If there’s one health issue that most Americans readily admit to, it is fatigue. Some adults wear their lack of sleep as a badge of honor. They work overtime and run themselves ragged taking care of their families. They may brag about how they run on coffee fumes and micro-naps.
Unfortunately, not getting enough sleep has very serious health and safety implications. A lack of sleep can affect someone’s immune system, personality and cognitive ability. The negative impacts related to cognition and motor function are particularly concerning when individuals get behind the wheel. Due to necessity, ignorance or stubbornness, many people drive when they feel tired and have not gotten enough sleep.
Drowsy drivers are everywhere, according to self-reported data
Those who collect self-reported data to analyze human behavior expect that people will under-report certain actions perceived in a negative light even when the reporting process is anonymous. As such, the number of people willing to admit to the Centers for Disease Control and Prevention that they have fallen asleep at the wheel in the last month is horrifying.
One in 25 drivers has likely dozed off at the wheel in the last month at least once. Many people drive fatigued habitually and will have numerous instances of dozing off within 30 days. When someone falls asleep at the wheel, they can cause a crash that kills them or someone else. Drowsy drivers don’t need to drift off to sleep to cause a crash.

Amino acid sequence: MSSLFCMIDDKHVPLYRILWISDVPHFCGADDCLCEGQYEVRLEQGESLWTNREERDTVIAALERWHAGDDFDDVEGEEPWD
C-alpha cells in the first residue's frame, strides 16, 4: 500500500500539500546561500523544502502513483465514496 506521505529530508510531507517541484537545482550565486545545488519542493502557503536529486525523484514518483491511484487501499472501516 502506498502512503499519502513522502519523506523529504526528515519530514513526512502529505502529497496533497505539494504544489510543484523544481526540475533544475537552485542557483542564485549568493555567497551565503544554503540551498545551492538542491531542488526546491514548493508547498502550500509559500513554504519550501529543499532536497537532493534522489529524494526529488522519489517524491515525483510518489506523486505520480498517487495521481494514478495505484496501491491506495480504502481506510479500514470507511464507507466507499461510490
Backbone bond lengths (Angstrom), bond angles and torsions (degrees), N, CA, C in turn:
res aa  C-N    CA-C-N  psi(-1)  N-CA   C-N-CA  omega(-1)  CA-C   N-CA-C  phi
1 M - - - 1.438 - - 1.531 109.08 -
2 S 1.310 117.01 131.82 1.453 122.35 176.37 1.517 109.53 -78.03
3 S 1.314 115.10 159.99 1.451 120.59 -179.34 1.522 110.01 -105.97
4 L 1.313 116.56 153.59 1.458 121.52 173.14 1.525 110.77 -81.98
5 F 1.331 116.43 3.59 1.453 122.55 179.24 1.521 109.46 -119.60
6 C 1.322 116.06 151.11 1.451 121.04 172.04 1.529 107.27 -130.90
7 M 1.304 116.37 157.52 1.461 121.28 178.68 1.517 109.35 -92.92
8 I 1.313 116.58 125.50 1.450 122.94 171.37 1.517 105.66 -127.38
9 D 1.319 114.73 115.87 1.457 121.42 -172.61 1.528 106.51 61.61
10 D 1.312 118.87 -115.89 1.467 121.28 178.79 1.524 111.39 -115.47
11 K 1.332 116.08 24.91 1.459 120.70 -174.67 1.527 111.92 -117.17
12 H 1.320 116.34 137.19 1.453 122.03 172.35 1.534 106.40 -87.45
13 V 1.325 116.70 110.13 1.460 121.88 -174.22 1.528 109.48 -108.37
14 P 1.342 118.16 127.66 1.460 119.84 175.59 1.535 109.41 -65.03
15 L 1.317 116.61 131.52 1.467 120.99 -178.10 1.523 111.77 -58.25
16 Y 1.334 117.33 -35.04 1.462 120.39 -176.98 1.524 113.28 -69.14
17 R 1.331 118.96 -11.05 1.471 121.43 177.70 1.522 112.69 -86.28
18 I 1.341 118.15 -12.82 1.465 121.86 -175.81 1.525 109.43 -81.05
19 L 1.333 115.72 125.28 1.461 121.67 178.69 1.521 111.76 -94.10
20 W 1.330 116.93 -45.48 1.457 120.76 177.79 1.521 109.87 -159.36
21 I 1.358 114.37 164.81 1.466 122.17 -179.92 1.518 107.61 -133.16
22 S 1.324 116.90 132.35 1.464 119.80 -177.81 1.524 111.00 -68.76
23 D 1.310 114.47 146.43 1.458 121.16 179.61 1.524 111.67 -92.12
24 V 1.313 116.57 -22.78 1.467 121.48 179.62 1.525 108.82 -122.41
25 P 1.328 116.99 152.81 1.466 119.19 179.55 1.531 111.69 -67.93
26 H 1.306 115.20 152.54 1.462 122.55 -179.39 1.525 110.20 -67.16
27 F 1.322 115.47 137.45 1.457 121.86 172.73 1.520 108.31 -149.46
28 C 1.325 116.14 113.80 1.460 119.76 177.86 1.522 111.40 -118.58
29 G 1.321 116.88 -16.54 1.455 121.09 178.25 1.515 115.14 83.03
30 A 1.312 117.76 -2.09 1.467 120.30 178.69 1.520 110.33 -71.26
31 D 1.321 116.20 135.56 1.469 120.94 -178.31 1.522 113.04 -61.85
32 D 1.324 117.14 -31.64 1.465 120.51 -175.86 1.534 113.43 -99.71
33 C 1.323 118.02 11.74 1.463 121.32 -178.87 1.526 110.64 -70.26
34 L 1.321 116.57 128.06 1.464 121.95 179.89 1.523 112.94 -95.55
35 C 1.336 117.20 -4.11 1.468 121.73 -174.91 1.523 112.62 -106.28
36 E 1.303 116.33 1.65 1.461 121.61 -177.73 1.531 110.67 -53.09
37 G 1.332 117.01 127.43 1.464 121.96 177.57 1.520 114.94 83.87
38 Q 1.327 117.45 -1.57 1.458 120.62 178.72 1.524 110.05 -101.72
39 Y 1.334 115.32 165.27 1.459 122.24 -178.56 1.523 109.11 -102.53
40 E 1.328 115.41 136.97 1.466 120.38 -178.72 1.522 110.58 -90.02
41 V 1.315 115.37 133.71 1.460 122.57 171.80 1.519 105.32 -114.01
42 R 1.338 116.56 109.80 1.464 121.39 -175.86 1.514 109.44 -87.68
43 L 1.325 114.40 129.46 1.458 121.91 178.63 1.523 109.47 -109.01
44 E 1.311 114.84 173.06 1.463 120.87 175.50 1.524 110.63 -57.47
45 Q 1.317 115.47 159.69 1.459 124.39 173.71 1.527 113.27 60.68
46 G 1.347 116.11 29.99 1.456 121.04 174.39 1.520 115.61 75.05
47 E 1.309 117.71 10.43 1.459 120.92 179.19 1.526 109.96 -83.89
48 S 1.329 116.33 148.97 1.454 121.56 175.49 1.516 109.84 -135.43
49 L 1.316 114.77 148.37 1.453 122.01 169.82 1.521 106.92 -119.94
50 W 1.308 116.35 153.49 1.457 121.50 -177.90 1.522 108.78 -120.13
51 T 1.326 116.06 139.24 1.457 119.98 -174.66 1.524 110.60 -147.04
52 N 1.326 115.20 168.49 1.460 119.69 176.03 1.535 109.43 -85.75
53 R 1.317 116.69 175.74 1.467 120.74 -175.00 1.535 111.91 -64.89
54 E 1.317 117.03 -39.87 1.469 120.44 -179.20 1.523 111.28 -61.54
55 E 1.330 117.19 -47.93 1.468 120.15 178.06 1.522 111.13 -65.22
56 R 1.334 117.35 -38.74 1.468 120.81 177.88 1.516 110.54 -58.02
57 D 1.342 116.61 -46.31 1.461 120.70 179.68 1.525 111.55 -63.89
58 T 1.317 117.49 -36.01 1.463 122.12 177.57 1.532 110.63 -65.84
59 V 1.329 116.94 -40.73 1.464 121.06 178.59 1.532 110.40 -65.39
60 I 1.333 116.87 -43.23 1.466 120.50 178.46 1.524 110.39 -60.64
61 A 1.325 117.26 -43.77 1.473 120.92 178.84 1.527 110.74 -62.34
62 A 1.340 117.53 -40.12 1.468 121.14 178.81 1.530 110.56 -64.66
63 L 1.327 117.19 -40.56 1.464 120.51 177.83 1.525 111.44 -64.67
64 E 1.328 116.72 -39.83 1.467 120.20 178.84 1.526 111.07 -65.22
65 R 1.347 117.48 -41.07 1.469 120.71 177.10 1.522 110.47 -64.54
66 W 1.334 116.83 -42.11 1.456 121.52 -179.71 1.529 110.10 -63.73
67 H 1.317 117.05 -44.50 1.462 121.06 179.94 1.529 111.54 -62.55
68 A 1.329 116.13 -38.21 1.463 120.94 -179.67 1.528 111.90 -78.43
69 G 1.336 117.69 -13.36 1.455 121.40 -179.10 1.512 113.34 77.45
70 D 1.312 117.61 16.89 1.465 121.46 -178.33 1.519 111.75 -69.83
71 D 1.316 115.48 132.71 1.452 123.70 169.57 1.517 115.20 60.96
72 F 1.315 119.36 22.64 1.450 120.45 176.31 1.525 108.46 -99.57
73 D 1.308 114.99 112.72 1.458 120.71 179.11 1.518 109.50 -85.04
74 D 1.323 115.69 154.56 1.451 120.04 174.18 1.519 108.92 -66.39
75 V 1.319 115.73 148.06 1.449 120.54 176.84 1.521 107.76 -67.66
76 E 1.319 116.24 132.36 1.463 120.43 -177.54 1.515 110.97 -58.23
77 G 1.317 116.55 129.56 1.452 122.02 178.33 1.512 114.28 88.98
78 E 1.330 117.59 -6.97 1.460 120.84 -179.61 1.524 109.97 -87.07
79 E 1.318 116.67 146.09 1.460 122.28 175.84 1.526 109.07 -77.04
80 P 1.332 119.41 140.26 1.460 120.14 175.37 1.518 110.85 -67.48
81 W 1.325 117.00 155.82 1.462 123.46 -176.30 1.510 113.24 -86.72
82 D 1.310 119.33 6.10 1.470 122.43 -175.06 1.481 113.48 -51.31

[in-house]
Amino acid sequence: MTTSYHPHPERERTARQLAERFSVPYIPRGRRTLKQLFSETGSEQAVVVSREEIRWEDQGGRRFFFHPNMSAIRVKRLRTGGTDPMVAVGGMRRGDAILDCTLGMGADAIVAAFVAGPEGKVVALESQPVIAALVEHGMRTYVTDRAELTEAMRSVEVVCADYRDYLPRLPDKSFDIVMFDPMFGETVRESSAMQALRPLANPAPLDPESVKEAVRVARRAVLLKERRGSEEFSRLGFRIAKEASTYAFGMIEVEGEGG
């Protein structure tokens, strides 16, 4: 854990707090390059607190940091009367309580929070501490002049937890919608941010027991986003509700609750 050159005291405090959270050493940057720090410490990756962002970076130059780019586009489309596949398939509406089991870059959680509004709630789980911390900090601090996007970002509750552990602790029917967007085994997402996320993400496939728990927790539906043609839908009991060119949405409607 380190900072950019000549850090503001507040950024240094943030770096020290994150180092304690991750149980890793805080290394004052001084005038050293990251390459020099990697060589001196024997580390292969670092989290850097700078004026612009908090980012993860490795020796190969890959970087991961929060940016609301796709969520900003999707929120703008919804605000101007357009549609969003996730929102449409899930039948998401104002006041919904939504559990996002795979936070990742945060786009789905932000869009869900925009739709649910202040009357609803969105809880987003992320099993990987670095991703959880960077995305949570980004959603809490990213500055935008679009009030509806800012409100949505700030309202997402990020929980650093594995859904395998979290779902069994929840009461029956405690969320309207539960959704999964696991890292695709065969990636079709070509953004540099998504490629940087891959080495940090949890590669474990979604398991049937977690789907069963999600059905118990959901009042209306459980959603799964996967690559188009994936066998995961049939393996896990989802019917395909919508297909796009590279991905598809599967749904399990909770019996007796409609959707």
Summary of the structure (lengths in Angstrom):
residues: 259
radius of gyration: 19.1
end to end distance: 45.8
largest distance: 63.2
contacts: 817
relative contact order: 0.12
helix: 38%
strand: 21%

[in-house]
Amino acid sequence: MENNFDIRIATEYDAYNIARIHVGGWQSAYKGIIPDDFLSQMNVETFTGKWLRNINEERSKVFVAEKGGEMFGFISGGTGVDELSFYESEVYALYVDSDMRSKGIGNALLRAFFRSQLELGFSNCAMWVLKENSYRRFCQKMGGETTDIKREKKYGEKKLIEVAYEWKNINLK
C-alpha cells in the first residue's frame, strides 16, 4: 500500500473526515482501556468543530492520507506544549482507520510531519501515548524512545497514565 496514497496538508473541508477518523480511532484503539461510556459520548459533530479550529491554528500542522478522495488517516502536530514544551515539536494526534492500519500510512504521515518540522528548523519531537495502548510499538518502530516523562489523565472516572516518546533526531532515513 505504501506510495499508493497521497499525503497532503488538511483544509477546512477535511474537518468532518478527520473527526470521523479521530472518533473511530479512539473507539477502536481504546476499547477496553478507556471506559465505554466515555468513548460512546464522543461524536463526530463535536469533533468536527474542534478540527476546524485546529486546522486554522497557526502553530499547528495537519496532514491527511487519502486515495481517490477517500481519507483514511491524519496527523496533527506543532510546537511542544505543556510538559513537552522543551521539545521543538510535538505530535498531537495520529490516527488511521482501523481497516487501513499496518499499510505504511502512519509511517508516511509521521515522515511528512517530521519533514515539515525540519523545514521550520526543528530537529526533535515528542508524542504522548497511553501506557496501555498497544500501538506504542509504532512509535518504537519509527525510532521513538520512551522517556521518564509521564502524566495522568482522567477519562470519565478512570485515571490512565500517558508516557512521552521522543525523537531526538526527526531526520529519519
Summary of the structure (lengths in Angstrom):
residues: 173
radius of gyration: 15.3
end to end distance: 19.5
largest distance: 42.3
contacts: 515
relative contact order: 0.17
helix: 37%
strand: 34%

The longer someone goes without deep sleep, the more their fatigue affects their ability to drive. Increased reaction times, difficulty staying focused and poor decision-making are all consequences of fatigue at the wheel.
Tired drivers bring added risks
Unlike other dangerous driving habits, drowsy driving can be difficult to prove. However, some drivers will admit to it. Although drivers can’t prevent other people from driving while exhausted, they can recognize that getting behind the wheel when they can barely stay awake is a safety hazard and ask someone else to drive.
Learning more about the choices that can lead to a motor vehicle collision will help people avoid causing one and help victims of crashes better understand what happened to them. In the event that another’s negligence, recklessness or intentionally dangerous conduct caused their harm, they may be entitled to pursue compensation from that at-fault party.